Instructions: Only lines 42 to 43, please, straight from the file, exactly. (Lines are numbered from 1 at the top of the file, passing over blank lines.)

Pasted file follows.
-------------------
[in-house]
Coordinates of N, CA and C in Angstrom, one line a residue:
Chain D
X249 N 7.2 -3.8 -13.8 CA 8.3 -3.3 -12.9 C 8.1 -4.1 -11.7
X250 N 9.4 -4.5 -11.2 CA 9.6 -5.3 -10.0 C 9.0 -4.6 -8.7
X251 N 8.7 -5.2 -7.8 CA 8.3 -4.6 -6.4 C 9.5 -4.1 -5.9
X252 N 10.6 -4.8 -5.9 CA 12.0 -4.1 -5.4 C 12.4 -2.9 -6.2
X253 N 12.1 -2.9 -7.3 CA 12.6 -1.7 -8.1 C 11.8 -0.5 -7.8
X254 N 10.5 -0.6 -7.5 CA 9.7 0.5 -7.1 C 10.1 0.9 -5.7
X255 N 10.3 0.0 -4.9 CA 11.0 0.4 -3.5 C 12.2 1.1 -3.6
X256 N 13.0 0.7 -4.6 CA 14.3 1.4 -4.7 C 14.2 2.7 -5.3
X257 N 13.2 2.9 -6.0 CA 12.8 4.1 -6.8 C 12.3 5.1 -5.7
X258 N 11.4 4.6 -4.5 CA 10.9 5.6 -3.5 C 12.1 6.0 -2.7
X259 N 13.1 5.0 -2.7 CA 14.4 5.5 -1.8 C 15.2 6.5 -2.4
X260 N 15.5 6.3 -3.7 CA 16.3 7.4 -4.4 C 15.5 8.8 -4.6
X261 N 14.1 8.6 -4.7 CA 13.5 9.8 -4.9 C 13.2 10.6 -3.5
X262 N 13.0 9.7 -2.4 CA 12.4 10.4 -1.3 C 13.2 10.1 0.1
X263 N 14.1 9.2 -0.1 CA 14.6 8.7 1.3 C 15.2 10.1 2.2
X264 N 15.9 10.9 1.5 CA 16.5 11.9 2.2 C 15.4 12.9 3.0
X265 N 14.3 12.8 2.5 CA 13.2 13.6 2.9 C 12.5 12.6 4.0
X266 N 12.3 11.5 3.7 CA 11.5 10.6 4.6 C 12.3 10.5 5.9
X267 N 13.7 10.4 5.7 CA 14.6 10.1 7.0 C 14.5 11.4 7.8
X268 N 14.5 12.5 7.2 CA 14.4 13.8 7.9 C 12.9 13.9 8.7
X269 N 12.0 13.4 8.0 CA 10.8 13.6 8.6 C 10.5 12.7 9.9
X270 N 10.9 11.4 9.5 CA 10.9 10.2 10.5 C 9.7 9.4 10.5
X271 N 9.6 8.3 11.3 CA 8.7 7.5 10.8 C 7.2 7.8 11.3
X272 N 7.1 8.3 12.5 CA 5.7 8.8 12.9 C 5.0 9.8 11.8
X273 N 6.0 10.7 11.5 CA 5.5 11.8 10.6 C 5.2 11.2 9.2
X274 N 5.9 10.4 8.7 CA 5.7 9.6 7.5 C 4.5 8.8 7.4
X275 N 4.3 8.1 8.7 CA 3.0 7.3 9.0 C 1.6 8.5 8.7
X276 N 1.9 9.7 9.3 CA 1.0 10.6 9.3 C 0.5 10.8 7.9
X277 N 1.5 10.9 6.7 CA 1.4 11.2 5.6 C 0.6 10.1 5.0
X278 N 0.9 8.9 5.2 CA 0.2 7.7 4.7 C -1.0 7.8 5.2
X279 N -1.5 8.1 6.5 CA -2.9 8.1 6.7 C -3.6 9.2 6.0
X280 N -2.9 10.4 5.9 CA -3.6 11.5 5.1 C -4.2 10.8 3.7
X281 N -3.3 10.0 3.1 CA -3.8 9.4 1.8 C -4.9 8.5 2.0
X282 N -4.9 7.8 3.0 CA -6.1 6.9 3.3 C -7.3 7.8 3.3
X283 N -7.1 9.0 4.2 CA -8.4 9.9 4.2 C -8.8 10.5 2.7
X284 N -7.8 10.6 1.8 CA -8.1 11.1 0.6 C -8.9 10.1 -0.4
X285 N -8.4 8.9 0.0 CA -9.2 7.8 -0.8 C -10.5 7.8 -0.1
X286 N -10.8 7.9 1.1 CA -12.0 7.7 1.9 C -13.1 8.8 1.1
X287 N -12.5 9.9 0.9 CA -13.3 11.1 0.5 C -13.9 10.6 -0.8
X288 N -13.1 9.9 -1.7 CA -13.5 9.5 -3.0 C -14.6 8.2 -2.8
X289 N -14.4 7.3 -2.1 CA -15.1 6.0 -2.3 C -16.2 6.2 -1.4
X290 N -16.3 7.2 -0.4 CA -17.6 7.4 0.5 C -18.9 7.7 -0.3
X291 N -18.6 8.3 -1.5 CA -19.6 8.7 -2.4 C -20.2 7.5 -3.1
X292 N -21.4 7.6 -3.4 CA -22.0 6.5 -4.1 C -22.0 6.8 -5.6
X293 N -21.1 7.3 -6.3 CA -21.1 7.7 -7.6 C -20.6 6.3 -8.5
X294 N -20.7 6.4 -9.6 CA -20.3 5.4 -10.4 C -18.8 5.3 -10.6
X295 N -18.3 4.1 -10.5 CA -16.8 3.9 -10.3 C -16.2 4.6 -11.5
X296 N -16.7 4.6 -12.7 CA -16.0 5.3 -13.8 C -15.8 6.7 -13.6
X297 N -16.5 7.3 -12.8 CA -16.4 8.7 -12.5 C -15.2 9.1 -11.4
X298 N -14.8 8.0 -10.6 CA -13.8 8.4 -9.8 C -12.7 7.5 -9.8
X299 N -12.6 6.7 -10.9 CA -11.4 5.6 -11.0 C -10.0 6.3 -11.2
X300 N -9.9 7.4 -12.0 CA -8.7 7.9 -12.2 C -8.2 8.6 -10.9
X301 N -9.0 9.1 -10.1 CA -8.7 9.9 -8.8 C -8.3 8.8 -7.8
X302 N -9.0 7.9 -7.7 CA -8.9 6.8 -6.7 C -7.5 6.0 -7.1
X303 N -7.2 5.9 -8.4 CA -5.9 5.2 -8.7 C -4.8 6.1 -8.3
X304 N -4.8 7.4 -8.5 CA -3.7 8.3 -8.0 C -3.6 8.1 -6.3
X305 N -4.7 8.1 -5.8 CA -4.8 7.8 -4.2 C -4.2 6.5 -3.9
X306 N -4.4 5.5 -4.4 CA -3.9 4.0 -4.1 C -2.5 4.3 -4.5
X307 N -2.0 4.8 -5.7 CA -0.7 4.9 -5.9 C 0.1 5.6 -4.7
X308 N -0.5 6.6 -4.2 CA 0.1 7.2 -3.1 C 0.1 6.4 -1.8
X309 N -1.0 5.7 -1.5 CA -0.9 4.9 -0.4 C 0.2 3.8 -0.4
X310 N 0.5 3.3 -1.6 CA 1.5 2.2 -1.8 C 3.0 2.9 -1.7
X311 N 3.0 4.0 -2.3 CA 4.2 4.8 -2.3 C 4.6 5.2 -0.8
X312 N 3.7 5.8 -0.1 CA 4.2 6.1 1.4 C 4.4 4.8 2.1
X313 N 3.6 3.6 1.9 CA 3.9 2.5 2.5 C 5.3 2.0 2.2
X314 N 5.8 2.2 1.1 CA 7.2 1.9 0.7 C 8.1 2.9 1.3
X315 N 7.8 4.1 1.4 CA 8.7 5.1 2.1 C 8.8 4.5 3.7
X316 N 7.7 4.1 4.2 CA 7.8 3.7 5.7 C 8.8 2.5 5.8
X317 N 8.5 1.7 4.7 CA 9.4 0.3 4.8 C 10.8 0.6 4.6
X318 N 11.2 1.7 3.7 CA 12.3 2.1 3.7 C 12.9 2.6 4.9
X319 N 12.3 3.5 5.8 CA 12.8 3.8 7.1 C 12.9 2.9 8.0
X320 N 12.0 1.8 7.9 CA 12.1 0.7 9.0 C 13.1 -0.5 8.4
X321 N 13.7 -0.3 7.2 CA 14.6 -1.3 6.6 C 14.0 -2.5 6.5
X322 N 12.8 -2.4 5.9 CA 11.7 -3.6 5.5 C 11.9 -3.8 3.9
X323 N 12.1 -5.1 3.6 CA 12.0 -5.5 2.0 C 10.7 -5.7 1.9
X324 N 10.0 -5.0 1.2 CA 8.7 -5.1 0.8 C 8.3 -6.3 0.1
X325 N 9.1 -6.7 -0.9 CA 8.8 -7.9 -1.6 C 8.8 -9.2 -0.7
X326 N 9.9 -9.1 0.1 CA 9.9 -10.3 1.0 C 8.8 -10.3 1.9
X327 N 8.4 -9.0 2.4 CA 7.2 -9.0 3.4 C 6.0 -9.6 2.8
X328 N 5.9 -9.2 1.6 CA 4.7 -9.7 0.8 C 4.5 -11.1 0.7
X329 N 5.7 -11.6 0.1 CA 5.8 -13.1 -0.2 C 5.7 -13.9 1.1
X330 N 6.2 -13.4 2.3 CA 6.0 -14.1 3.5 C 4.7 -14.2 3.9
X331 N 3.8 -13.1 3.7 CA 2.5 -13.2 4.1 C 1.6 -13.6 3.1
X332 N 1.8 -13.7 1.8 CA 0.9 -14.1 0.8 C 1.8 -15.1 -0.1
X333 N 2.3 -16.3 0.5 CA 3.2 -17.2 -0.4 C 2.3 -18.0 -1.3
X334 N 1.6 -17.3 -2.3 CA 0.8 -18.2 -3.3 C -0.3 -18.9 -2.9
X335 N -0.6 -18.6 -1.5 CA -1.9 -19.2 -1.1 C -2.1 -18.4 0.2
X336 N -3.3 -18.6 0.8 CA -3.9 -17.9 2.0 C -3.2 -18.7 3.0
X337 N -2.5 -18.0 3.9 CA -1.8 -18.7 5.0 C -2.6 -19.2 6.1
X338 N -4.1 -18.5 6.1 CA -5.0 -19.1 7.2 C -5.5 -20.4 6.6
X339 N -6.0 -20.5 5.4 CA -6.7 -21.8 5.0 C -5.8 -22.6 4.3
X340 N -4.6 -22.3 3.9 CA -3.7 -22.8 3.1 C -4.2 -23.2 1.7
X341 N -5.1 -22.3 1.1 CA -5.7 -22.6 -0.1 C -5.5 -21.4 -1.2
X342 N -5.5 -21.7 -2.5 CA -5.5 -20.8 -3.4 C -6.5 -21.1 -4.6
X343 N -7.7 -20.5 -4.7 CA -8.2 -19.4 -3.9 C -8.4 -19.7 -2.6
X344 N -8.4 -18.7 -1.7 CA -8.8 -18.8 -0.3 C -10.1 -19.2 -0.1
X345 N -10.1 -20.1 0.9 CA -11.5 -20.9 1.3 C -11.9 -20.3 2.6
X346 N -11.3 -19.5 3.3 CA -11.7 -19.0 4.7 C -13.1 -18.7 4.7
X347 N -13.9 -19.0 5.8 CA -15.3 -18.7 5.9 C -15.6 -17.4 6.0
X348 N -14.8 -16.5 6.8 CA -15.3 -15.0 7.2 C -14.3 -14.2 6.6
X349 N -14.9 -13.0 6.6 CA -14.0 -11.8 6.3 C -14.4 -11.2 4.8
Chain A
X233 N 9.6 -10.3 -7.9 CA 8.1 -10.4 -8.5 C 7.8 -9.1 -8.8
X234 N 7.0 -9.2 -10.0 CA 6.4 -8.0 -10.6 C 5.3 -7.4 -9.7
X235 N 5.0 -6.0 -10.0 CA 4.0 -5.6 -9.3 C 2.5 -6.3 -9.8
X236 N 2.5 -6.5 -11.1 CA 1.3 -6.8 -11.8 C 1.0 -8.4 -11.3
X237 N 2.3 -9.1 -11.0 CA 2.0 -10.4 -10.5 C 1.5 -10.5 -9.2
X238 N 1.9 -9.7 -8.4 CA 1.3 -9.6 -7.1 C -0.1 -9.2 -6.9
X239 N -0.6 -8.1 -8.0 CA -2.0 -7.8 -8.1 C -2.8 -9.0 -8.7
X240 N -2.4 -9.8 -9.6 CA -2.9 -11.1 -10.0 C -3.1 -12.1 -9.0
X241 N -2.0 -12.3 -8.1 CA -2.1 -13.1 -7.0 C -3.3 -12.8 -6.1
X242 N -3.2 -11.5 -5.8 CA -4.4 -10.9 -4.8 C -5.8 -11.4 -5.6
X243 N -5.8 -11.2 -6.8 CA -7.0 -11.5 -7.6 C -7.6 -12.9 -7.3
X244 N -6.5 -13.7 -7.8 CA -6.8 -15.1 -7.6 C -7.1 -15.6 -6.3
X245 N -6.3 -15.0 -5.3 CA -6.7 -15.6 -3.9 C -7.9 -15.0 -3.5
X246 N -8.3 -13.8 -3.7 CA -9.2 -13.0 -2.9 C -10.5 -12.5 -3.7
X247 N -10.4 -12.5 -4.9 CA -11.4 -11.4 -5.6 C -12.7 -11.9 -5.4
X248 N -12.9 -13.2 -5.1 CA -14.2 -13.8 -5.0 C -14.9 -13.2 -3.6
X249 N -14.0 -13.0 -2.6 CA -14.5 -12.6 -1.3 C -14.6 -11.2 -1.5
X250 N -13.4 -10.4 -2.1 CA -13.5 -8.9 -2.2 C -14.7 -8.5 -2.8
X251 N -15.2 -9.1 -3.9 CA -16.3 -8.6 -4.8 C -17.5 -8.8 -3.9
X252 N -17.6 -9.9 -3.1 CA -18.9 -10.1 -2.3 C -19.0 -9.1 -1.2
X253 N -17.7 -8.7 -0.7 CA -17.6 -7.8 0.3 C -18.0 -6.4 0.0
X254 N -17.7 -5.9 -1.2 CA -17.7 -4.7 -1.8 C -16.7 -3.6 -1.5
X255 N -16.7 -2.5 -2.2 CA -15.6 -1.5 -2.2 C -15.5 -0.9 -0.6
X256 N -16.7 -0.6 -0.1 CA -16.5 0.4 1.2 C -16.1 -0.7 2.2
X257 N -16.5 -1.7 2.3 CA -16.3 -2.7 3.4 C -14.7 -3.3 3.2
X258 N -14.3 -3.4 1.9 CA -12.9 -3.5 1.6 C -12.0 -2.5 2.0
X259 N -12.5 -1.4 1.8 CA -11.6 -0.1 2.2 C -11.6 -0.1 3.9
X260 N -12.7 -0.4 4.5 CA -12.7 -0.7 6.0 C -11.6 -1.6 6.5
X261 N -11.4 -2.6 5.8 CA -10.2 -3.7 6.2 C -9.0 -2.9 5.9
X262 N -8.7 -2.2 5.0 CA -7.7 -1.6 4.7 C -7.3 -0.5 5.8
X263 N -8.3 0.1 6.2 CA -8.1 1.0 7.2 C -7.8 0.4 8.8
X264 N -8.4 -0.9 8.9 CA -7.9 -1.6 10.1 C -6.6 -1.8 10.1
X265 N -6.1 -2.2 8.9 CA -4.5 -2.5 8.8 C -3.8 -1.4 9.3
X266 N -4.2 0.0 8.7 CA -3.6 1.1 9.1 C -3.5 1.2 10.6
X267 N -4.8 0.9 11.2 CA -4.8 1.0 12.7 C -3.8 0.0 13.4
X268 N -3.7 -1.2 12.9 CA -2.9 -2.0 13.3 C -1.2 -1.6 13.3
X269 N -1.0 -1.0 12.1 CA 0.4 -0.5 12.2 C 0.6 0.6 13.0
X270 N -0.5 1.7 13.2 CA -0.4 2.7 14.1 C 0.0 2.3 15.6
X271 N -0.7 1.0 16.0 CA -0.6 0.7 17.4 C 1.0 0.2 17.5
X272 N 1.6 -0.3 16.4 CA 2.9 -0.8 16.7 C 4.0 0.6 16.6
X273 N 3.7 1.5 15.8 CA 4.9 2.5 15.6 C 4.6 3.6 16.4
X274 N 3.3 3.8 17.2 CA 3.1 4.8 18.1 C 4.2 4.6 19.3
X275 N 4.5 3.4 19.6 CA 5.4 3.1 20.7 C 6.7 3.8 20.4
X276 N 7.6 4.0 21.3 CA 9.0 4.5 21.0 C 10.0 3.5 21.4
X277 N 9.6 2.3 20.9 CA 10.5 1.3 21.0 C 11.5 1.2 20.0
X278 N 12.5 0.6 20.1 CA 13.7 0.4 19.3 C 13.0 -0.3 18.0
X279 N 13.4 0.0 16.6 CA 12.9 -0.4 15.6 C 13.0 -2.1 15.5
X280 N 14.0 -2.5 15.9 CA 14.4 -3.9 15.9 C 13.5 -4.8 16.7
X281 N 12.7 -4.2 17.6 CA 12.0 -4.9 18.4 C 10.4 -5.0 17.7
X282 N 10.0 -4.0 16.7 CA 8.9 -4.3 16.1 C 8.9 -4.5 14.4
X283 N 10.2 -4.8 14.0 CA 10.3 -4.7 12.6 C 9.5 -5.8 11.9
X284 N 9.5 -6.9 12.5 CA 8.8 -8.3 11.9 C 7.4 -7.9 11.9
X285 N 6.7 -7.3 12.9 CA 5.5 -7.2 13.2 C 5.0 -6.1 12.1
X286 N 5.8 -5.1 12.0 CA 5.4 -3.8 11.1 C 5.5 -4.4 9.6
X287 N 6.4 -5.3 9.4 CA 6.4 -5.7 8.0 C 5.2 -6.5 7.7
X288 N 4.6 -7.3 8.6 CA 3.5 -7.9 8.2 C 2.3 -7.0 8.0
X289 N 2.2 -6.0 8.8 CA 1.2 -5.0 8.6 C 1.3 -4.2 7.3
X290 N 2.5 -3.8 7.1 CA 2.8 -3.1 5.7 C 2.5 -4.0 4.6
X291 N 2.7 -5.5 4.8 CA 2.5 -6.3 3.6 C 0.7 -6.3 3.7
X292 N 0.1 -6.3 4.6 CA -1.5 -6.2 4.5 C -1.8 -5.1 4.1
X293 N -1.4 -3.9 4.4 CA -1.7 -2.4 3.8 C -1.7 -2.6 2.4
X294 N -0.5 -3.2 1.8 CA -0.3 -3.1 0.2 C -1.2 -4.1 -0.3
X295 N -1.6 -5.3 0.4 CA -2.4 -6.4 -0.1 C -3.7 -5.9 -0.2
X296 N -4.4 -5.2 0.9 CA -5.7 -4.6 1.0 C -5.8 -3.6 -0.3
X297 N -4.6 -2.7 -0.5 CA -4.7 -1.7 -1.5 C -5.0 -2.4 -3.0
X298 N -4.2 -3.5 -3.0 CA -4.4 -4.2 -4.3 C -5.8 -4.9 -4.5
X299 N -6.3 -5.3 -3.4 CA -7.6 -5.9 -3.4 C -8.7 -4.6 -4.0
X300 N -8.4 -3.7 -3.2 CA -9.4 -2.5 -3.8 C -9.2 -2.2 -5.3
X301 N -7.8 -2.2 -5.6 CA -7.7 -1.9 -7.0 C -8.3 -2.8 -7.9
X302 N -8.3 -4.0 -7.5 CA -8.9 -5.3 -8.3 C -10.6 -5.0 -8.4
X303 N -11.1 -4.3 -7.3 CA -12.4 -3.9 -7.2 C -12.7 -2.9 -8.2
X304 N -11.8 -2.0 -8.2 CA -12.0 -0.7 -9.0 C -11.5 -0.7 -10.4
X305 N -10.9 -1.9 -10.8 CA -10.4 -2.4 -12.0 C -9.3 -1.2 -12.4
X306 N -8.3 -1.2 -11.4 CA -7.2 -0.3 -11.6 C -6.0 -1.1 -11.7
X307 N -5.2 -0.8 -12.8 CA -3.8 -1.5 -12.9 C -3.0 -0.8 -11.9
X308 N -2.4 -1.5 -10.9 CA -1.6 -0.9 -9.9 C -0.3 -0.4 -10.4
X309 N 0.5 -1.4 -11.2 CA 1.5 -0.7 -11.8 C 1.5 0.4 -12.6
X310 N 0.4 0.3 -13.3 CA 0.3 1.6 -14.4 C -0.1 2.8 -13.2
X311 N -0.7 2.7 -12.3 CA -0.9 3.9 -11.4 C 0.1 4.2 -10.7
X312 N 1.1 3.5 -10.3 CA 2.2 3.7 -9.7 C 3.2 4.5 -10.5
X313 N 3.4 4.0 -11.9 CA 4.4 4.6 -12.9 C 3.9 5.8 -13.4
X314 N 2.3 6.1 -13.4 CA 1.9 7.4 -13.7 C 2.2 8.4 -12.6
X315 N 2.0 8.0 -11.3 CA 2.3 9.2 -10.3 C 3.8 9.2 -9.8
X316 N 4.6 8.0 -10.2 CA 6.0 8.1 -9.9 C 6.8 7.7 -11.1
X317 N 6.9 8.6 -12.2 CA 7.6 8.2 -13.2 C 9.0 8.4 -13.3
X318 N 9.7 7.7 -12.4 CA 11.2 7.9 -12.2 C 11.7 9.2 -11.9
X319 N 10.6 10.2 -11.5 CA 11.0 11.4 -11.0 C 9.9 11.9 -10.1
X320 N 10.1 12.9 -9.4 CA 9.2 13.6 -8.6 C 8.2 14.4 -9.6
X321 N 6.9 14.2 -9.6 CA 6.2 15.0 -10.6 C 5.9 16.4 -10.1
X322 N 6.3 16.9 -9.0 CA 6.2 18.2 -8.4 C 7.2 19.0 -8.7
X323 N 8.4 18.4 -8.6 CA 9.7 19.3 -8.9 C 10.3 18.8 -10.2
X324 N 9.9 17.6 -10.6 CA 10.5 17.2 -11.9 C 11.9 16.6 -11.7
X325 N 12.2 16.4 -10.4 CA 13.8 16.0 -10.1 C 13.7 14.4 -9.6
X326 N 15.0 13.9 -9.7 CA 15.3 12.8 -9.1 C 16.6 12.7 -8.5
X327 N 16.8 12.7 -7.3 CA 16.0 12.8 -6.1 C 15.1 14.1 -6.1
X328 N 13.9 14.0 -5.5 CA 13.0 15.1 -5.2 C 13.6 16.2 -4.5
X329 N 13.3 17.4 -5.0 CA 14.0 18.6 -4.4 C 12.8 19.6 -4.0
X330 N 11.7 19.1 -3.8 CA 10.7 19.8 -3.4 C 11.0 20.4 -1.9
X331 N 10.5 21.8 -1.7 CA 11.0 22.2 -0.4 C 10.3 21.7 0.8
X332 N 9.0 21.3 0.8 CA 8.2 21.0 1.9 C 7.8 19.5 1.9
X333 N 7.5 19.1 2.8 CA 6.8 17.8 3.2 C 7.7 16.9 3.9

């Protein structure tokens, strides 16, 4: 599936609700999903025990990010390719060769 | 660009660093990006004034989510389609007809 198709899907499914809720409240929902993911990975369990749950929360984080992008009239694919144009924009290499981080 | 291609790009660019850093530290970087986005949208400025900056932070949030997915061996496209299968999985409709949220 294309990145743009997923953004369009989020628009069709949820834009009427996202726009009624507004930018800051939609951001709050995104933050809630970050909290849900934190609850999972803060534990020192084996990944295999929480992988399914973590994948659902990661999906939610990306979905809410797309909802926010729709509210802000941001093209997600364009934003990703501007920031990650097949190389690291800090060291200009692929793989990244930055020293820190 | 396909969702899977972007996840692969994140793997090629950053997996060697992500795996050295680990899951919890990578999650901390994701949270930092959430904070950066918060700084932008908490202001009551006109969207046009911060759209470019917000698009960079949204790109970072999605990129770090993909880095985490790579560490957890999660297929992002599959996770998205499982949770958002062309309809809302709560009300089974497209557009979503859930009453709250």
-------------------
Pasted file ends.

X287 N -12.5 9.9 0.9 CA -13.3 11.1 0.5 C -13.9 10.6 -0.8
X288 N -13.1 9.9 -1.7 CA -13.5 9.5 -3.0 C -14.6 8.2 -2.8